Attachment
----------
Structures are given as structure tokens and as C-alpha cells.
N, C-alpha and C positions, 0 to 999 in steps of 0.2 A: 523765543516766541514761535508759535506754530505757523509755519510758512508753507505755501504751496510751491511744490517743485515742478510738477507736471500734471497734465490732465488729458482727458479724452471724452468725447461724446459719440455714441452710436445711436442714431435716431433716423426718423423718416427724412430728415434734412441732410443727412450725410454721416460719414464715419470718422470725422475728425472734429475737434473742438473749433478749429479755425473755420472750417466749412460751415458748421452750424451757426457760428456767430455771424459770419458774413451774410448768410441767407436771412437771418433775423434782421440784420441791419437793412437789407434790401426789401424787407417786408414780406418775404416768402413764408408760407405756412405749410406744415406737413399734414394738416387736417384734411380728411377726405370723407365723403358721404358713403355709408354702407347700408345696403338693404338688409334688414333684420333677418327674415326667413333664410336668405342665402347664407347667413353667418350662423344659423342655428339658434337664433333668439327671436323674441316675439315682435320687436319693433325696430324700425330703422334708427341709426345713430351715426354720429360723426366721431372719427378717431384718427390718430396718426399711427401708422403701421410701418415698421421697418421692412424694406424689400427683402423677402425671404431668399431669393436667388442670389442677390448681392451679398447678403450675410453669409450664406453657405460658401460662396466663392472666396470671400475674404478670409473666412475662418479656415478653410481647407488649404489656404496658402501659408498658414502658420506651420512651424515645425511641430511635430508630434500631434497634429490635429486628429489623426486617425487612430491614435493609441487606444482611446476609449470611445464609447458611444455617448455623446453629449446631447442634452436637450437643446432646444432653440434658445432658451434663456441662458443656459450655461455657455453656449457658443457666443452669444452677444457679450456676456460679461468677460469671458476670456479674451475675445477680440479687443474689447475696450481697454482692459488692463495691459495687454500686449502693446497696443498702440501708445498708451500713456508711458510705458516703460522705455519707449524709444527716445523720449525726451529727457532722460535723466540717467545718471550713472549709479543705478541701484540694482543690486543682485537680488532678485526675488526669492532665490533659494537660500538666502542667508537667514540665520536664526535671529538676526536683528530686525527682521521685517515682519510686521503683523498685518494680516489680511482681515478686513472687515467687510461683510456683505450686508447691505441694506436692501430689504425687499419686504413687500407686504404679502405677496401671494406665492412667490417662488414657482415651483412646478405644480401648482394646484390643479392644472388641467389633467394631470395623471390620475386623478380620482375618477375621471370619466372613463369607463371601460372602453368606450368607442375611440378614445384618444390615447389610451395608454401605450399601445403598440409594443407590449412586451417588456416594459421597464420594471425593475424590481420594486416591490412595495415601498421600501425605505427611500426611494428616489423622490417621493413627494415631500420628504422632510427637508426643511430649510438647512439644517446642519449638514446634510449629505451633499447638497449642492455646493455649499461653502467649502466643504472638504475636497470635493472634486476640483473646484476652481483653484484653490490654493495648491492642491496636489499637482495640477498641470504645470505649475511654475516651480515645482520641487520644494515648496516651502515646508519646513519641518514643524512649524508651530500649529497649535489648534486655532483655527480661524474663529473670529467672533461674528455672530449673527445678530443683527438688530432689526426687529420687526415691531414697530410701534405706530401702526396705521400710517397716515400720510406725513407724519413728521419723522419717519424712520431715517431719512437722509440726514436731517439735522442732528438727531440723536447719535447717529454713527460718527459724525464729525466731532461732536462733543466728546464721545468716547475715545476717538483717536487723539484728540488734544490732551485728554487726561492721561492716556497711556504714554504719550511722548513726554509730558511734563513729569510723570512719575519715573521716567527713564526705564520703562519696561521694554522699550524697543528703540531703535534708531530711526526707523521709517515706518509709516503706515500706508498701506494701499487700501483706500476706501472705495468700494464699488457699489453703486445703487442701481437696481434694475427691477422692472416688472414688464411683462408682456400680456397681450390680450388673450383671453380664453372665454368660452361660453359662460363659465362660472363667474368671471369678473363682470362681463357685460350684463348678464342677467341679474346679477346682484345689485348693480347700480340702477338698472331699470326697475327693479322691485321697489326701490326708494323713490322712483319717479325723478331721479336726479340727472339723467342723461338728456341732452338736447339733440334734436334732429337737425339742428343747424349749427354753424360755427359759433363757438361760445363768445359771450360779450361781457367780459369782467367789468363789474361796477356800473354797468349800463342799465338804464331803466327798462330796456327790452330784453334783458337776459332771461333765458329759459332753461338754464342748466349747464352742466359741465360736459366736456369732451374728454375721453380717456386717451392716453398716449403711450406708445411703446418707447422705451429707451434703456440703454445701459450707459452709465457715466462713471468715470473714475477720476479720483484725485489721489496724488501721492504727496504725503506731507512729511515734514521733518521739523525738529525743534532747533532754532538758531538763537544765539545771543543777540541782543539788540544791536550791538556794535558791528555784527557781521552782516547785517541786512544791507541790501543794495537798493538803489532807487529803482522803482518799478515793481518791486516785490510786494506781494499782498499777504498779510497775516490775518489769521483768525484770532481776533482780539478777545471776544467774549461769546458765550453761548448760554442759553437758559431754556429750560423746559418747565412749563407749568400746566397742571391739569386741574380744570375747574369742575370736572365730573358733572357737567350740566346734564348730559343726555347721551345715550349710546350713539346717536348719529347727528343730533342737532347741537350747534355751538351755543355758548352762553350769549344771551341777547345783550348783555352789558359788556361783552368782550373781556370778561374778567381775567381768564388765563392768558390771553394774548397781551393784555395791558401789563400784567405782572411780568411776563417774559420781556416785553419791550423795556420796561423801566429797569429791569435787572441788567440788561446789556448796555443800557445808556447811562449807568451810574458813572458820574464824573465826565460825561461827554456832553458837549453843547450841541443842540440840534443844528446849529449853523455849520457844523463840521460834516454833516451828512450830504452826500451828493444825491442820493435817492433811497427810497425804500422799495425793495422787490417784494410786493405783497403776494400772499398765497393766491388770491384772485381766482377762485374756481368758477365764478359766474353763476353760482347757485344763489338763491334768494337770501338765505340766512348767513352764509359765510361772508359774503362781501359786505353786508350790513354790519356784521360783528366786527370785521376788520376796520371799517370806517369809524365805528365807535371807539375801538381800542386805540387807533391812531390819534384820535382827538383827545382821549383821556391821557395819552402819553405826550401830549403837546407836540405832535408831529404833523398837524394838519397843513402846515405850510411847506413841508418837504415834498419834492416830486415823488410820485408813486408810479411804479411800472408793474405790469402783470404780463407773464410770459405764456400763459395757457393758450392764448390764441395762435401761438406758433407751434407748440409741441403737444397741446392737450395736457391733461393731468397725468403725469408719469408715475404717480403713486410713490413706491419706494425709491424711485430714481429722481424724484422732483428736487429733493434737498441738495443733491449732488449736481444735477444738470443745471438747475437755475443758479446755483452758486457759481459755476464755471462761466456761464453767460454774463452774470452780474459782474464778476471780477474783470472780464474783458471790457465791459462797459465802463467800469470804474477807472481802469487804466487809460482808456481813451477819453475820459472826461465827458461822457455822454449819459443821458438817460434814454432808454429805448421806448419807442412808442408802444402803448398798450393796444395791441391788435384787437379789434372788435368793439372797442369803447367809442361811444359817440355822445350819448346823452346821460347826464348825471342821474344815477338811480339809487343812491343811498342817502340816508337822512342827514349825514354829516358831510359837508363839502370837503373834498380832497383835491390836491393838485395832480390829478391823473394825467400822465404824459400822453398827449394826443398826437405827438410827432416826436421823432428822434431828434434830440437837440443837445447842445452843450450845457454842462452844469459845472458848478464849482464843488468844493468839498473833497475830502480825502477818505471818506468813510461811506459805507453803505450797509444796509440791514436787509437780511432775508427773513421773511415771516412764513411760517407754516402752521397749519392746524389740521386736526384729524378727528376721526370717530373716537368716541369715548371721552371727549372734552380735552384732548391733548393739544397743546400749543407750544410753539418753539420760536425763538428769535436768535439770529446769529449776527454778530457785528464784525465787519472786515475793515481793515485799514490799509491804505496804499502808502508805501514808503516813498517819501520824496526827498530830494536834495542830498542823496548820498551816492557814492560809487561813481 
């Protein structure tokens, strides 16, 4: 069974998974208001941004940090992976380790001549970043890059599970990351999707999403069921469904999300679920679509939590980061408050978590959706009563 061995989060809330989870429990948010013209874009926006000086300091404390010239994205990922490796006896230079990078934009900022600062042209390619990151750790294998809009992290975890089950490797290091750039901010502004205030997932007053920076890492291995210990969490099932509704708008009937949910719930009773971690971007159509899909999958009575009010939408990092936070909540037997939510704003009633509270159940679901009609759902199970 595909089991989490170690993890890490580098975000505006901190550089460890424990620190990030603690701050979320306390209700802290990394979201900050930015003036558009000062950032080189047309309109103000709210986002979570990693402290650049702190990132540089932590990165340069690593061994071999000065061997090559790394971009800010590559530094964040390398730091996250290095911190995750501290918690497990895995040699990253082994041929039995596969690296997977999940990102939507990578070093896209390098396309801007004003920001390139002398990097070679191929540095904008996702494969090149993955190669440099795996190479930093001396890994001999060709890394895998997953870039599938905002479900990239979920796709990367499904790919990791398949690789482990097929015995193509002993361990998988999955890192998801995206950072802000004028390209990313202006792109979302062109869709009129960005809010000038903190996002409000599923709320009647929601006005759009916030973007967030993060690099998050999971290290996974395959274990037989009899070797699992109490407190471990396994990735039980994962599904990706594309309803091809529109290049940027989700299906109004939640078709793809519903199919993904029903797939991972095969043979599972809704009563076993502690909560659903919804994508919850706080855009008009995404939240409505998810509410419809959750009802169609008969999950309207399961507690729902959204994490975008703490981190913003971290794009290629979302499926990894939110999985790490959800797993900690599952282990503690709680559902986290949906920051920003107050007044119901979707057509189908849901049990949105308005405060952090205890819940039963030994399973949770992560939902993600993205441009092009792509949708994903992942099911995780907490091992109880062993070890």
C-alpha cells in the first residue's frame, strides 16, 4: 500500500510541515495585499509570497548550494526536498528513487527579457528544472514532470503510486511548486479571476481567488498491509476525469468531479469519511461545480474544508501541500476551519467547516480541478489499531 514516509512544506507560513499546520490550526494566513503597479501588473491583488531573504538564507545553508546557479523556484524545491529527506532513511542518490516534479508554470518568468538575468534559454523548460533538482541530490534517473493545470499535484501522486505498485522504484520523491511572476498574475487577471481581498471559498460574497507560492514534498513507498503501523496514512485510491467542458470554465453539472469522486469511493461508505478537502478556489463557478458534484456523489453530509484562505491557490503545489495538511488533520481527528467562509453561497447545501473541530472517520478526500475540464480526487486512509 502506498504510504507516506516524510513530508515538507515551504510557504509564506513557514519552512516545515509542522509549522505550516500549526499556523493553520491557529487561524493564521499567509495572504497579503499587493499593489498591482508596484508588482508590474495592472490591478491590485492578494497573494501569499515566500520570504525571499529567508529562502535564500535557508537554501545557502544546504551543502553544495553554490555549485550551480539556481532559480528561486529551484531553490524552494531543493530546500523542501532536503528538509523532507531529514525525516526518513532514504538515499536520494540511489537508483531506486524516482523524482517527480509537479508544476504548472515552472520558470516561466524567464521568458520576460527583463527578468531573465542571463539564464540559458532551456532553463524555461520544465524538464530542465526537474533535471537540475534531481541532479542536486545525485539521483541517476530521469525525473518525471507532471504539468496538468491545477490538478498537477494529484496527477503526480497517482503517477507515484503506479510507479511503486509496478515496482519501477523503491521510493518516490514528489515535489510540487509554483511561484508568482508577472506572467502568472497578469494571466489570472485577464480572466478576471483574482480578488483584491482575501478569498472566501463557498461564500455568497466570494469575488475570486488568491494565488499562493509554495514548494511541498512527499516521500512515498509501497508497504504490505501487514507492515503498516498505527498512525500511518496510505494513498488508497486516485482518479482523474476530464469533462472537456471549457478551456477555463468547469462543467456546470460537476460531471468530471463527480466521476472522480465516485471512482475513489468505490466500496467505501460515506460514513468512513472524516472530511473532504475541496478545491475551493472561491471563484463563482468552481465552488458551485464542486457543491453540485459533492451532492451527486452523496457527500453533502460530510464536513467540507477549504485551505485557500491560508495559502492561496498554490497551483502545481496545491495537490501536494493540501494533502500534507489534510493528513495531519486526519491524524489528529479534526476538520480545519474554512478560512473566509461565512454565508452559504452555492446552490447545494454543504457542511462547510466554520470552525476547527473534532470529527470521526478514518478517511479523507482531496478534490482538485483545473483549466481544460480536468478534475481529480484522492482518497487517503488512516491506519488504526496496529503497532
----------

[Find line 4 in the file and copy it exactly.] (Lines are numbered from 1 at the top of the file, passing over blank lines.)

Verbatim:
C-alpha cells in the first residue's frame, strides 16, 4: 500500500510541515495585499509570497548550494526536498528513487527579457528544472514532470503510486511548486479571476481567488498491509476525469468531479469519511461545480474544508501541500476551519467547516480541478489499531 514516509512544506507560513499546520490550526494566513503597479501588473491583488531573504538564507545553508546557479523556484524545491529527506532513511542518490516534479508554470518568468538575468534559454523548460533538482541530490534517473493545470499535484501522486505498485522504484520523491511572476498574475487577471481581498471559498460574497507560492514534498513507498503501523496514512485510491467542458470554465453539472469522486469511493461508505478537502478556489463557478458534484456523489453530509484562505491557490503545489495538511488533520481527528467562509453561497447545501473541530472517520478526500475540464480526487486512509 502506498504510504507516506516524510513530508515538507515551504510557504509564506513557514519552512516545515509542522509549522505550516500549526499556523493553520491557529487561524493564521499567509495572504497579503499587493499593489498591482508596484508588482508590474495592472490591478491590485492578494497573494501569499515566500520570504525571499529567508529562502535564500535557508537554501545557502544546504551543502553544495553554490555549485550551480539556481532559480528561486529551484531553490524552494531543493530546500523542501532536503528538509523532507531529514525525516526518513532514504538515499536520494540511489537508483531506486524516482523524482517527480509537479508544476504548472515552472520558470516561466524567464521568458520576460527583463527578468531573465542571463539564464540559458532551456532553463524555461520544465524538464530542465526537474533535471537540475534531481541532479542536486545525485539521483541517476530521469525525473518525471507532471504539468496538468491545477490538478498537477494529484496527477503526480497517482503517477507515484503506479510507479511503486509496478515496482519501477523503491521510493518516490514528489515535489510540487509554483511561484508568482508577472506572467502568472497578469494571466489570472485577464480572466478576471483574482480578488483584491482575501478569498472566501463557498461564500455568497466570494469575488475570486488568491494565488499562493509554495514548494511541498512527499516521500512515498509501497508497504504490505501487514507492515503498516498505527498512525500511518496510505494513498488508497486516485482518479482523474476530464469533462472537456471549457478551456477555463468547469462543467456546470460537476460531471468530471463527480466521476472522480465516485471512482475513489468505490466500496467505501460515506460514513468512513472524516472530511473532504475541496478545491475551493472561491471563484463563482468552481465552488458551485464542486457543491453540485459533492451532492451527486452523496457527500453533502460530510464536513467540507477549504485551505485557500491560508495559502492561496498554490497551483502545481496545491495537490501536494493540501494533502500534507489534510493528513495531519486526519491524524489528529479534526476538520480545519474554512478560512473566509461565512454565508452559504452555492446552490447545494454543504457542511462547510466554520470552525476547527473534532470529527470521526478514518478517511479523507482531496478534490482538485483545473483549466481544460480536468478534475481529480484522492482518497487517503488512516491506519488504526496496529503497532